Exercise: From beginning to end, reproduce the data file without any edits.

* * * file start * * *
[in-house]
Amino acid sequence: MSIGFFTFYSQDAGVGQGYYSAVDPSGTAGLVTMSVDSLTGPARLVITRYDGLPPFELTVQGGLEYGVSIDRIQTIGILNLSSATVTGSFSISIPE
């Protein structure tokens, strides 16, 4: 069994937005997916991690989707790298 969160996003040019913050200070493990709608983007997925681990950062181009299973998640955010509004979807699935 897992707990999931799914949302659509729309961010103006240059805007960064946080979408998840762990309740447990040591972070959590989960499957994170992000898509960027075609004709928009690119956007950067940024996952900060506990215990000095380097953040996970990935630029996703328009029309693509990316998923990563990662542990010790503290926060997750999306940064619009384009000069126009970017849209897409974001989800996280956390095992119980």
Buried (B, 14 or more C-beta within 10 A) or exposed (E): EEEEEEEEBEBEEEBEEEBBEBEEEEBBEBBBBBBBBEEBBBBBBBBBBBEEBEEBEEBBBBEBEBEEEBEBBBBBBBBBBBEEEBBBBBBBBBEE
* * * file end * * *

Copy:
[in-house]
Amino acid sequence: MSIGFFTFYSQDAGVGQGYYSAVDPSGTAGLVTMSVDSLTGPARLVITRYDGLPPFELTVQGGLEYGVSIDRIQTIGILNLSSATVTGSFSISIPE
């Protein structure tokens, strides 16, 4: 069994937005997916991690989707790298 969160996003040019913050200070493990709608983007997925681990950062181009299973998640955010509004979807699935 897992707990999931799914949302659509729309961010103006240059805007960064946080979408998840762990309740447990040591972070959590989960499957994170992000898509960027075609004709928009690119956007950067940024996952900060506990215990000095380097953040996970990935630029996703328009029309693509990316998923990563990662542990010790503290926060997750999306940064619009384009000069126009970017849209897409974001989800996280956390095992119980």
Buried (B, 14 or more C-beta within 10 A) or exposed (E): EEEEEEEEBEBEEEBEEEBBEBEEEEBBEBBBBBBBBEEBBBBBBBBBBBEEBEEBEEBBBBEBEBEEEBEBBBBBBBBBBBEEEBBBBBBBBBEE